Are my tyres run flat or not?

33
Found 29th Mar 2016
I've just purchased a second hand bmw x3 from a garage, which doesn't come with a spare tyre, instead it's fitted with run flat tyres. The tyres are pirelli cinturato p7 225/60 r17. I've never had run flats before and the garage assured me that the tyres were run flat. Two people since then have commented that the tyres don't look like run flats, while getting a new tyre for another car today I enquired about the tyres and the guy said that they don't look like run flat. Is there a distinguishing mark on run flats that will tell me. And if they are not what can I do about it?

33 Comments

They should have RSC on the tyre

pirelli.com/tyr…lat

Edited by: "wolf359" 29th Mar 2016

Run over a nail. If they stay inflated they are run flats.

Seriously does it say on the tyre wall? Google the make and see what that throws up

I had a similar problem when the garage sold me a car with certain features and they were wrong? If your tyres are not run flats then either ask for full refund on the car as they have mis-sold you the car under the trade description act or ask them for the money to buy run flat tyres!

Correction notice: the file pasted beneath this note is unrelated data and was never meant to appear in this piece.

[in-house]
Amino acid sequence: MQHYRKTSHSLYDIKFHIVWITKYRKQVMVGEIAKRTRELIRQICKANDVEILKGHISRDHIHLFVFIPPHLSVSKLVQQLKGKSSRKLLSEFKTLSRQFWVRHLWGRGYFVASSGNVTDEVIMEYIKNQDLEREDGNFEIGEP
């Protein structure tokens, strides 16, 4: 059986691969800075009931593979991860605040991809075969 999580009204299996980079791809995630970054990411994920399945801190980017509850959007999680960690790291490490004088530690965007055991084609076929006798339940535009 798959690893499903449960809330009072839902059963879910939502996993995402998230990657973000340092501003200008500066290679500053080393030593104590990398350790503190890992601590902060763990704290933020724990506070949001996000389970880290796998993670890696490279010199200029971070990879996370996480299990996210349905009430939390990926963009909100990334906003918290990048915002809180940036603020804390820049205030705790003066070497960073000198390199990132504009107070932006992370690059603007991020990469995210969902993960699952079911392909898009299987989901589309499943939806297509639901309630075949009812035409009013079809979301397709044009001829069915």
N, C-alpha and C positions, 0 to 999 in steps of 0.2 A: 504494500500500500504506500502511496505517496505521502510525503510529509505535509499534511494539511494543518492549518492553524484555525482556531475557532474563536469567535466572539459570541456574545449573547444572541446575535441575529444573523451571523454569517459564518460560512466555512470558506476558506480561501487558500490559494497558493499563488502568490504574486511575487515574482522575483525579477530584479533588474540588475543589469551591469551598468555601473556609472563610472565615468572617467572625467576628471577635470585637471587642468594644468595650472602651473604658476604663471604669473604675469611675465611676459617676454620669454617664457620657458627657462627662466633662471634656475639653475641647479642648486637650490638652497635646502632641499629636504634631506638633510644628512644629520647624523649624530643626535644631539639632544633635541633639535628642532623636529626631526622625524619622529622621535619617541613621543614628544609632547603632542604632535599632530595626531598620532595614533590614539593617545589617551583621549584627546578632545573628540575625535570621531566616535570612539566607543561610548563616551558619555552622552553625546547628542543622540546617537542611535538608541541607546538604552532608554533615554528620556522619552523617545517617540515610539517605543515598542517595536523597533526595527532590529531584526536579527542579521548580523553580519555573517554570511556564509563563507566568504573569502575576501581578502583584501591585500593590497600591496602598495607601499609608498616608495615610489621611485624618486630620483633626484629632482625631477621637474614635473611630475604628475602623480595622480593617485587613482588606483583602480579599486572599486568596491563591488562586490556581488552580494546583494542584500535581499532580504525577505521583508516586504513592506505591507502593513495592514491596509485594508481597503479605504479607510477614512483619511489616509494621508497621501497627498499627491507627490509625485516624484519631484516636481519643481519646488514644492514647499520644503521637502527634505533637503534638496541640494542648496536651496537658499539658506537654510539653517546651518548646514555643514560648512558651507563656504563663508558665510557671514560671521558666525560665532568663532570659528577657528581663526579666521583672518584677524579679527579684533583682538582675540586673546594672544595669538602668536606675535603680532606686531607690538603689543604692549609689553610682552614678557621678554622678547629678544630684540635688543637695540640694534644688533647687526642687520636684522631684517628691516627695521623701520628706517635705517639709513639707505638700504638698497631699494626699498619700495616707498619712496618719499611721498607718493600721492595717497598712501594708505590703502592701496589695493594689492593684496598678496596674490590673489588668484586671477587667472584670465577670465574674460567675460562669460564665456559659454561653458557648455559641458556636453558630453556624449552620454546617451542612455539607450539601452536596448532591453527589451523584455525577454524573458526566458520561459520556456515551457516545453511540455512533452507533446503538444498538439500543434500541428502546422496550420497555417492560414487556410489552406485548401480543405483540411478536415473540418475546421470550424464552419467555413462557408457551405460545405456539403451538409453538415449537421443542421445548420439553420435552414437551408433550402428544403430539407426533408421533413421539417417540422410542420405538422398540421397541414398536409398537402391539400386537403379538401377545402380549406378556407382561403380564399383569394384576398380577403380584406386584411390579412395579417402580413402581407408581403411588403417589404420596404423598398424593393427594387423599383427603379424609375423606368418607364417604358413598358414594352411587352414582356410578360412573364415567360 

Post a picture of tyre side wall. May be i can help you

Run flats normally have a star on the sidewall

They will have runflat written on them. Sometimes its written quite small tho

they will have a really small star on the sidewall of the tyre... it's not an x as that is the energy efficiency...

If you have an air compressor handy, just let the tyres down until no more air will come out. If the tyre still looks like it is pumped up it will be a run flat. If it has the classic flat tyre look it will be a regular tyre.

Original Poster

Padley23

they will have a really small star on the sidewall of the tyre... it's … they will have a really small star on the sidewall of the tyre... it's not an x as that is the energy efficiency...


They do have a star on the side yes, they do not have rft on the side though, the lad at the garage said the star just means they are bmw certified or something?

Original Poster

whingemeister

Run flats normally have a star on the sidewall